In Wednesday’s White House COVID-19 Response Team briefing, Dr. Anthony Fauci shared updates on the current state of the pandemic in the United States, and discussed what can be hoped for in the near future, pointing out that only rarely has a virus been completely eradicated, but that there is a degree of elimination to aim for.
In the CSPAN clip below, Dr. Fauci breaks down a pandemic into stages: the pandemic phase, the decline in cases, control, elimination, and finally eradication. He explains that much of the world, perhaps including the United States, is still in the first stage, although the U.S. may be entering the ‘decline in cases’ stage. After that, he describes the ‘control’ stage, in which there are still cases, but with minimal effect on society’s ability to go about business as usual, using countries that still have malaria cases as an example. Elimination he describes as what’s been done in the United States with polio and measles, but says only one disease of humans, smallpox, has ever been fully eradicated.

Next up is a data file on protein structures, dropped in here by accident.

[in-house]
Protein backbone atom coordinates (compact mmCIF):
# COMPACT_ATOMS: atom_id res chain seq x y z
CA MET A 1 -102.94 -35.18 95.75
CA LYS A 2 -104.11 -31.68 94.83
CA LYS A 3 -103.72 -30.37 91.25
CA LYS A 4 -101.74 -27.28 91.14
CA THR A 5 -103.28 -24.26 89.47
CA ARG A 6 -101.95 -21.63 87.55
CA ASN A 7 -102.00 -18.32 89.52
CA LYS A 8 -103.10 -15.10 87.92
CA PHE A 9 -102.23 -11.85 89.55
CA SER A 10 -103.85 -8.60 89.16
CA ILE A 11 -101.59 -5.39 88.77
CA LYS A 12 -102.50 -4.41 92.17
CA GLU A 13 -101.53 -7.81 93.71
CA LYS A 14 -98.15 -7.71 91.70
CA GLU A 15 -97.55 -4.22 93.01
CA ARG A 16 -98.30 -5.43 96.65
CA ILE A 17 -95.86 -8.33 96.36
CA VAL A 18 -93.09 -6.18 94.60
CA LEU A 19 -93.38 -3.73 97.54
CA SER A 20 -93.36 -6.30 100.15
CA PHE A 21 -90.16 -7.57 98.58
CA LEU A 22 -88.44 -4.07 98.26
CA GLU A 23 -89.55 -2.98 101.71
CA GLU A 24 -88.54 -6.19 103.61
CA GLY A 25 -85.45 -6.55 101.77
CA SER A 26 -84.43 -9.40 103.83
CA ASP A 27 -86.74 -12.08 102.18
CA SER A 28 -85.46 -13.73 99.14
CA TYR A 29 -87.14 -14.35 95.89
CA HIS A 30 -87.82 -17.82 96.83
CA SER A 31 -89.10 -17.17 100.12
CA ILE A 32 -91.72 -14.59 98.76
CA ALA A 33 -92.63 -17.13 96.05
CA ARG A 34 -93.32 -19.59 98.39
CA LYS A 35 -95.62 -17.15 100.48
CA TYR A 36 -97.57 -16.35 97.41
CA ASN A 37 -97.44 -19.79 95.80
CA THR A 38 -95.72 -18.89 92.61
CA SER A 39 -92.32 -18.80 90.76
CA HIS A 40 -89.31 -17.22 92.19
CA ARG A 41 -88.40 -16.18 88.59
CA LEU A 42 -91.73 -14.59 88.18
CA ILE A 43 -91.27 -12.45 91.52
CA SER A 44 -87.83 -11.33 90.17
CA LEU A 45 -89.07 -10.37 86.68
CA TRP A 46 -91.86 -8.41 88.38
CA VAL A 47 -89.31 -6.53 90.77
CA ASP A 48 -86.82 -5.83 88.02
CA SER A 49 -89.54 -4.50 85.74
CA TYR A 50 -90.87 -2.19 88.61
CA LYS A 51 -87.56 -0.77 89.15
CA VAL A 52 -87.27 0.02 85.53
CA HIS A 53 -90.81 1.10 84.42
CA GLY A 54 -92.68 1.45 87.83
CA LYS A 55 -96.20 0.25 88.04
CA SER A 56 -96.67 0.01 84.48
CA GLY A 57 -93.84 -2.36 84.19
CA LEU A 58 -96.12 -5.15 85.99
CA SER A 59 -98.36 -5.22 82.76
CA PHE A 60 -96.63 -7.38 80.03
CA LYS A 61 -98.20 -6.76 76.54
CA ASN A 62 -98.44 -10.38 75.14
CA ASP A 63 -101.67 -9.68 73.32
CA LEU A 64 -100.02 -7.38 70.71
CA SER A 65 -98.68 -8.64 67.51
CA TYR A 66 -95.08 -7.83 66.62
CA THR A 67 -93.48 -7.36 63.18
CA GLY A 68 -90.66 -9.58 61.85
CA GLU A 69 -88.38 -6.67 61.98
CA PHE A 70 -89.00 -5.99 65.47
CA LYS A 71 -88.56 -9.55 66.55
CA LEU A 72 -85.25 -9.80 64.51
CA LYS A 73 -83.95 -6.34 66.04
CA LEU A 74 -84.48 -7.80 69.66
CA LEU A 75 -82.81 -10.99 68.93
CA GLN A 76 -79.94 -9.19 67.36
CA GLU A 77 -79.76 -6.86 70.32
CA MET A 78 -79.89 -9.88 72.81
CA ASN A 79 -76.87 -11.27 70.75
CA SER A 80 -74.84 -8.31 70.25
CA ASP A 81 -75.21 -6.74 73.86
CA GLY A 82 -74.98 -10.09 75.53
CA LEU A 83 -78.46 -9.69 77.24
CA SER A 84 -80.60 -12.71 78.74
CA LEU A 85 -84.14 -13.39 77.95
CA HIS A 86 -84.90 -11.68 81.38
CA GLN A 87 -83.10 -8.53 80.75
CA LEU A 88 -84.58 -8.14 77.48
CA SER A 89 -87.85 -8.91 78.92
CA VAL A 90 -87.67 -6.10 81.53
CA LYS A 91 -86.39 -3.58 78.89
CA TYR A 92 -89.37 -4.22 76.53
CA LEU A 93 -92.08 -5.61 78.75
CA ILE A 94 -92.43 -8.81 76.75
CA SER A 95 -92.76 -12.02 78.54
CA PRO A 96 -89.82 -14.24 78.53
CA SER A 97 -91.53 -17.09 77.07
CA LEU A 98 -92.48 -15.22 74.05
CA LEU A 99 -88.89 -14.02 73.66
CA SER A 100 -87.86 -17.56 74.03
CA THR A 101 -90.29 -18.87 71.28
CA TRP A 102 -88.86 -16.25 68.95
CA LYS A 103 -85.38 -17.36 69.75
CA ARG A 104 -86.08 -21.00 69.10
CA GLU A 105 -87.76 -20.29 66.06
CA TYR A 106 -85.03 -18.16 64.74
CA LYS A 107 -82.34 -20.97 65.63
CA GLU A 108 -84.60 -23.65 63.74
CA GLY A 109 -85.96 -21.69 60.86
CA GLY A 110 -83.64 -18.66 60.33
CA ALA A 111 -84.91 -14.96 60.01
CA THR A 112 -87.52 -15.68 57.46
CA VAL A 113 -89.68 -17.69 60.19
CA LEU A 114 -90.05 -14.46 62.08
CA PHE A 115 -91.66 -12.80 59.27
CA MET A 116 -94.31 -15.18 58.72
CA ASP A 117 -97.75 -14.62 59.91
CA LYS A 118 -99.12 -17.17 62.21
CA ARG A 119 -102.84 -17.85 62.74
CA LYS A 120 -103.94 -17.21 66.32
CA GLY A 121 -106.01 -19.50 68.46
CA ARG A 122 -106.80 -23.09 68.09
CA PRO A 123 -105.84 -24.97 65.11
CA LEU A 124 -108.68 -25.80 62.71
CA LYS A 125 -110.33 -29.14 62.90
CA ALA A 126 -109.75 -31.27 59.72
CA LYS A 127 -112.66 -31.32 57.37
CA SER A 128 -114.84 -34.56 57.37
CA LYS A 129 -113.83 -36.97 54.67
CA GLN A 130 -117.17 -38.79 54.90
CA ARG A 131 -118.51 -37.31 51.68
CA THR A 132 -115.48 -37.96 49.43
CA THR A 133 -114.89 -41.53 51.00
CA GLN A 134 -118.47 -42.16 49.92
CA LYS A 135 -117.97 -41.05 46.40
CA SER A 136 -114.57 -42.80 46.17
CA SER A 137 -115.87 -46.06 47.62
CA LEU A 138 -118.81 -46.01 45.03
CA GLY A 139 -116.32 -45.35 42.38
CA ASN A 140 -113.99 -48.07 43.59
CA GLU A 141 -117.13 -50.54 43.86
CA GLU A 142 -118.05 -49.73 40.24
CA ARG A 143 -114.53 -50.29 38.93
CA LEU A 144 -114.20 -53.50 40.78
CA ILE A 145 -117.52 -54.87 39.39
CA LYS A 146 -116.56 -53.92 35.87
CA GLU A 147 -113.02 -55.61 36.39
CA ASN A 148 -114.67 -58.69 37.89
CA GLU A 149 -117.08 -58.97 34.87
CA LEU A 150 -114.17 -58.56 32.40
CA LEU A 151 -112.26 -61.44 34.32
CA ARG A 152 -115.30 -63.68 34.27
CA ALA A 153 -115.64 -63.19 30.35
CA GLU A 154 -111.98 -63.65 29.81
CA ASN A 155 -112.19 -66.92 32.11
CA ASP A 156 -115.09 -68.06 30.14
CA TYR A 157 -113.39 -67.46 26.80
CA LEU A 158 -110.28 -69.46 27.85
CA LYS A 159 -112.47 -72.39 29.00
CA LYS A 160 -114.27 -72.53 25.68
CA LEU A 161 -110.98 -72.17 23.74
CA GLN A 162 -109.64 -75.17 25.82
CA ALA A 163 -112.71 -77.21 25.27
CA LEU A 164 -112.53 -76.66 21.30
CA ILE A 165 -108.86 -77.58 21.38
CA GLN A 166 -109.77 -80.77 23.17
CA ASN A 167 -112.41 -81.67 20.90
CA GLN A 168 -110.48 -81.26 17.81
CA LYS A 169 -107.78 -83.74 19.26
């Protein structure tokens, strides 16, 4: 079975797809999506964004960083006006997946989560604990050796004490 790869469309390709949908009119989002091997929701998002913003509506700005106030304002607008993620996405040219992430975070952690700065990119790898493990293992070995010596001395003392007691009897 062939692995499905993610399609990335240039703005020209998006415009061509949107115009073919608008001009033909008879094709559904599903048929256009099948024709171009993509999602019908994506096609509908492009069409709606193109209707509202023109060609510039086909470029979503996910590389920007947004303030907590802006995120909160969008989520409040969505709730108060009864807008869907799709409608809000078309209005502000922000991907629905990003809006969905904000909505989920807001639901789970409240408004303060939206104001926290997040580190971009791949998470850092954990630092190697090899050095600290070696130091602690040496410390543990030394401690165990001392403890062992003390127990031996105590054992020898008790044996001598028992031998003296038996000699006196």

Dr. Anthony Fauci on phases of COVID-19: "It is going to be very difficult, at least in the foreseeable future and maybe ever, to truly eliminate this highly transmissible virus."
— CSPAN (@cspan) October 13, 2021
The full video can be viewed on CSPAN here.
However, he warns, “It is going to be very difficult at least in the foreseeable future, and maybe ever, to truly eliminate this highly transmissible virus,” and says that the current goal is to reach a level of control, reiterating that the path to that is through vaccination.
“We know that these vaccines work because when you look at the real-world efficacy, including that in the United States. that if you compare fully vaccinated people with unvaccinated, they have a five times lesser likelihood of getting infected, 10 to 11 to 12 times less likelihood of being hospitalized, and a more than 10 times less likelihood of dying.”
Still, he says again that only one human disease has ever been fully eradicated, and COVID-19 is not necessarily going to be the second on that list.
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Steph Bazzle reports on social issues and religion for Hill Reporter. She focuses on stories that speak to everyone's right to practice what they believe in and receive the support of their communities and government officials. You can reach her at Steph@HillReporter.com